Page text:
7 Tips for Staying Clutter-Free

Follow these 7 tips and learn how keeping your home clutter-free will help to improve your physical and mental well-being.

Clutter

More than just junk, clutter is all those things that have negative symbology and that collect stagnant energy. This latter can also apply to bodily, emotional, and spiritual clutter. In an age of accumulation, it's good to see a book that frees up life again.

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Clutter is trapped energy that has far-reaching effects physically, mentally, emotionally, and spiritually. The simple act of clearing clutter can transform your life by releasing negative emotions, generating energy, and allowing you to create space in your life for the things you want to achieve. In this revised and updated edition of Clear Your Clutter with Feng Shui (Harmony Books, 2016),author Karen Kingston, pioneer of a branch of Feng Shui known as Space Clearing, expertly guides you through the liberating task of clutter clearing. You will learn why you keep clutter, how to identify and clear clutter in the home or workplace and ultimately — how to stay clutter-free.

Seven Top Clutter Clearing Tips

Here are seven tried-and-true tips for effective clutter clearing.

1. Discover Your Most Effective Clutter Clearing Time of Day

Most people find they have a best time of day for clutter clearing. Some people prefer the morning. Others find it easier at night. Discover when you are at your most decisive and do your clearing then.

2. Schedule Clutter Clearing

Decide when you will begin and schedule it on your calendar, as you would any other activity. Make a date with yourself to do it, and show up. It can be a whole day, a half day, or a series of appointments of just an hour or half an hour, depending on how fast you want to progress.

3. Timebox Each Task

It's a well-known fact that all jobs expand to fill their allotted time limit, so if you tell yourself you will clear your stuff until it's done, don't be surprised if the process takes forever. Timebox each job. Break each task down into chunks, decide how long it will take you to complete each one, and then set your timer. Work against the clock to do each chunk within the timebox you have set yourself.

You can also use this technique to accomplish other types of tasks. For example, if you're doing a job at your computer, you might use one of the great timer software programs out there. Instead of a boring alarm sound when time's up, you can set the program to burst into life with any soundtrack you have on your computer. I revised and updated most of this book in sixty-minute timeboxes using this technique.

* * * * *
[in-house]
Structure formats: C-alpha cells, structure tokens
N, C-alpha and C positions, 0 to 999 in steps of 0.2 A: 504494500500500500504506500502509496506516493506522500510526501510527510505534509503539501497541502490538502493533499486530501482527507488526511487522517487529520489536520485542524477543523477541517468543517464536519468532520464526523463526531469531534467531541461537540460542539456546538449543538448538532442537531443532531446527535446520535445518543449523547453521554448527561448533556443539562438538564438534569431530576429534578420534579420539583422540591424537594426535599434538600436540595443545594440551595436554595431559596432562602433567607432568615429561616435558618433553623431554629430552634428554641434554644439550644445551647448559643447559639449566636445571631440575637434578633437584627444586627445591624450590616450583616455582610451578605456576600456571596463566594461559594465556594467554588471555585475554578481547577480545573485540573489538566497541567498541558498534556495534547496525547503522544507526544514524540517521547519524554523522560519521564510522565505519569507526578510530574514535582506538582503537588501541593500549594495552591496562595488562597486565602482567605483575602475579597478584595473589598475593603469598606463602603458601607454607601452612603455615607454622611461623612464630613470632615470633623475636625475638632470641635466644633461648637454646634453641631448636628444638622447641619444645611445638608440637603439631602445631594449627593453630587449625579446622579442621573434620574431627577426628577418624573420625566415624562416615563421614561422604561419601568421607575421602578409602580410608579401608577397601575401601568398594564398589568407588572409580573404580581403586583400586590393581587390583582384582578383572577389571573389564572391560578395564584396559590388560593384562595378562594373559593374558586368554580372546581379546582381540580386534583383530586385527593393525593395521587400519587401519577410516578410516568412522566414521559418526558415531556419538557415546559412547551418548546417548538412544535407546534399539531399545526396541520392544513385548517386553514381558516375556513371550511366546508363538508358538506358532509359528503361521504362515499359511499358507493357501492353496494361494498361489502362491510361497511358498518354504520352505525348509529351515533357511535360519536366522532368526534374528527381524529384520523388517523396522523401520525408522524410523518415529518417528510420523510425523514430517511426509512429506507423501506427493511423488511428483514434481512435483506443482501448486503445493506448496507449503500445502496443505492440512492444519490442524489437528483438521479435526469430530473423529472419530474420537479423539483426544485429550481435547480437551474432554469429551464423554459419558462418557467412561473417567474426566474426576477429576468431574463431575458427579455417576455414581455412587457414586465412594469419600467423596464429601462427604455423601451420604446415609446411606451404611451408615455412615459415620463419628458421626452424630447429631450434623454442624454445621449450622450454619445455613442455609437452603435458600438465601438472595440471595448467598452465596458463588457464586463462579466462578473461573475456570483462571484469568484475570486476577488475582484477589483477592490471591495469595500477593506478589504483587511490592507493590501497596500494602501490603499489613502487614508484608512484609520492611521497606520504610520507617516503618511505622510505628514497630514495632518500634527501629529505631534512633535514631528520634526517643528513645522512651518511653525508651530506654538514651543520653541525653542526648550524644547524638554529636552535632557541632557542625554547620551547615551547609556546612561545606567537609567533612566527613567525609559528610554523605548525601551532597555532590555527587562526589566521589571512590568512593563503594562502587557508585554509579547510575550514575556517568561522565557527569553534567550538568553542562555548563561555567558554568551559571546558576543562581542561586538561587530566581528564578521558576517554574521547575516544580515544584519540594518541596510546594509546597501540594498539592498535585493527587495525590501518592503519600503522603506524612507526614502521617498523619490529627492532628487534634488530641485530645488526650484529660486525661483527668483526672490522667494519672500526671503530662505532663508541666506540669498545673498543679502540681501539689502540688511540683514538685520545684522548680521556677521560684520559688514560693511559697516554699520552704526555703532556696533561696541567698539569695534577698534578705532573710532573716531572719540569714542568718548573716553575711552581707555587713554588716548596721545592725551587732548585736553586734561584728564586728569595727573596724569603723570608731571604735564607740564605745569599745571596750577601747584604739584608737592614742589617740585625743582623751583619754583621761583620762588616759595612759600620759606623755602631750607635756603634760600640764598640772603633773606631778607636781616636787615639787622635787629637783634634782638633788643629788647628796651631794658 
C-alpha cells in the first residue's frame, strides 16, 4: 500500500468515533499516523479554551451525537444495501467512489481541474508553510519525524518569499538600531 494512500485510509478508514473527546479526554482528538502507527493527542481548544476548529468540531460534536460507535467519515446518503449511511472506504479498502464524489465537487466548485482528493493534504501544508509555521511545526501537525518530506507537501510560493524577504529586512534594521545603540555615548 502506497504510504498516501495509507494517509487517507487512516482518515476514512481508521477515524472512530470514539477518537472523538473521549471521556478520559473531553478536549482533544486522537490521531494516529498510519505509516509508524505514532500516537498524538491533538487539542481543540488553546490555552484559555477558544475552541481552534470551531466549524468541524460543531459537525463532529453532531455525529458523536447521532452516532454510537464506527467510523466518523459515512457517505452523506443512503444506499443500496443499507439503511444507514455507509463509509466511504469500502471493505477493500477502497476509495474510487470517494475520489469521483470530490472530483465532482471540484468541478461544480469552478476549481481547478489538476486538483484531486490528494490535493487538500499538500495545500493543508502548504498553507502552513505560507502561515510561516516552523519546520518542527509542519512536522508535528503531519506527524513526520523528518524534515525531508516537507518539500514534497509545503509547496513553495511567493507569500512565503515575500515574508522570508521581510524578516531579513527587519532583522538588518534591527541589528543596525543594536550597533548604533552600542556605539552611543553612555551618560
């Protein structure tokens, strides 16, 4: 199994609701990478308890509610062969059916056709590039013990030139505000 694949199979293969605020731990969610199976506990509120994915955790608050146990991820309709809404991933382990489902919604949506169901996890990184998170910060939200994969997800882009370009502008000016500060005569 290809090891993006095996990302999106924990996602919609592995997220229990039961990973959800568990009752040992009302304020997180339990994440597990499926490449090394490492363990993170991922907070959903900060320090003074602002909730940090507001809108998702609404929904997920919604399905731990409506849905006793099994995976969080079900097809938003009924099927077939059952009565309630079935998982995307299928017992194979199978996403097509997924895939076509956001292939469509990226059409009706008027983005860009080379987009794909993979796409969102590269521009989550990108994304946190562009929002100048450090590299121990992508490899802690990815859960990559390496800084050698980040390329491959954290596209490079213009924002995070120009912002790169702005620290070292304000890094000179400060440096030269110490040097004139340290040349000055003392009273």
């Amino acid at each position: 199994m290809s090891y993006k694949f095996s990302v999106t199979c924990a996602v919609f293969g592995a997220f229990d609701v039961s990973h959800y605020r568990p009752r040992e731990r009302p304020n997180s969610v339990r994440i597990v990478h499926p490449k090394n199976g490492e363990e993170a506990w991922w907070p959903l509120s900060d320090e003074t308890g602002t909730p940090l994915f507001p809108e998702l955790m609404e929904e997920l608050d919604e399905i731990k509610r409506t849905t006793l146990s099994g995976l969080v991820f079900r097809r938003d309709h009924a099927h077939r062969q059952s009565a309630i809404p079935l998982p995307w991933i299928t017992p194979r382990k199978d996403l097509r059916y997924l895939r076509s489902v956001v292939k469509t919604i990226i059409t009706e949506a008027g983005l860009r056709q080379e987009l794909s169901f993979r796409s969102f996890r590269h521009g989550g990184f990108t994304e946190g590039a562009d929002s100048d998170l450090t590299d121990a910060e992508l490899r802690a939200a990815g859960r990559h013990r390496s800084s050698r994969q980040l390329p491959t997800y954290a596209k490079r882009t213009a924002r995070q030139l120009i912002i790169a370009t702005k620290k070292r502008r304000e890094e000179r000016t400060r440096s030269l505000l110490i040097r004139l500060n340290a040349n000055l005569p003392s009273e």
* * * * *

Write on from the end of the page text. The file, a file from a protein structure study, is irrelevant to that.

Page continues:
If you're the kind of person who procrastinates because you love the adrenaline rush of getting something done just in time for a deadline, you'll adore timeboxing. You won't have to wait for a big deadline but can get your fix many times a day. However, I have to warn you that with practice, you'll be able to timebox yourself with­ out a clock, and will routinely start completing jobs on time. So use this technique only if the rest of your life is interesting enough not to need adrenaline highs ( your kidneys will thank you for this and serve you longer because of it).

4. Play Upbeat Music

Some people prefer to clutter clear in silence, but many find they are able to keep going two to three times longer if they have the right music playing. If this works for you, be sure to use external speakers (not headphones) and set the volume loud enough to make your body feel like dancing. For best results, set your player to automatic repeat so that it just keeps going. Avoid alternating fast and slow songs — the ballads will cause you to lose momentum. If you have a lot of clutter to clear, it would be a good investment of your time to make your own music compilation especially for this purpose. But don’t let doing this be yet another delay to making a start!

5. Wear Something Red

Just as red dancing shoes make your feet feel like moving, so does wearing red clothes make you feel like taking action. If you don’t have anything red, then wear colors from the warm end of the spectrum (orange, yellow, etc.) rather than cool colors like blue. Many people keep clutter as a way of comforting themselves. Warm colors are more emotionally comforting than cool ones, so if you wear colors from the warmer end of the spectrum while sorting through your stuff, you’ll probably find it easier to let things go.

6. Don’t Wear Black or Gray

Black attracts low-level vibrations and will quickly make you feel tired when clearing clutter. Gray is also not a good color to wear because it can cause you to be indecisive about what stays and what goes.

7. Reward Yourself for a Job Well Done

It's human nature to seek gratification, so if you reward yourself in some way after you've clutter cleared, part of you remembers this and is more inclined to want to do it again. Promise yourself that when the job is done, you'll reward yourself with a massage, watch a movie, go out with a friend, or whatever kind of treat is possible, affordable, and meaningful for you.


Excerpted from Clear Your Clutter with Feng Shui (revised and updated edition) Copyright © 2016 by Karen Kingston. Published by Harmony Books, an imprint of Penguin Random House LLC.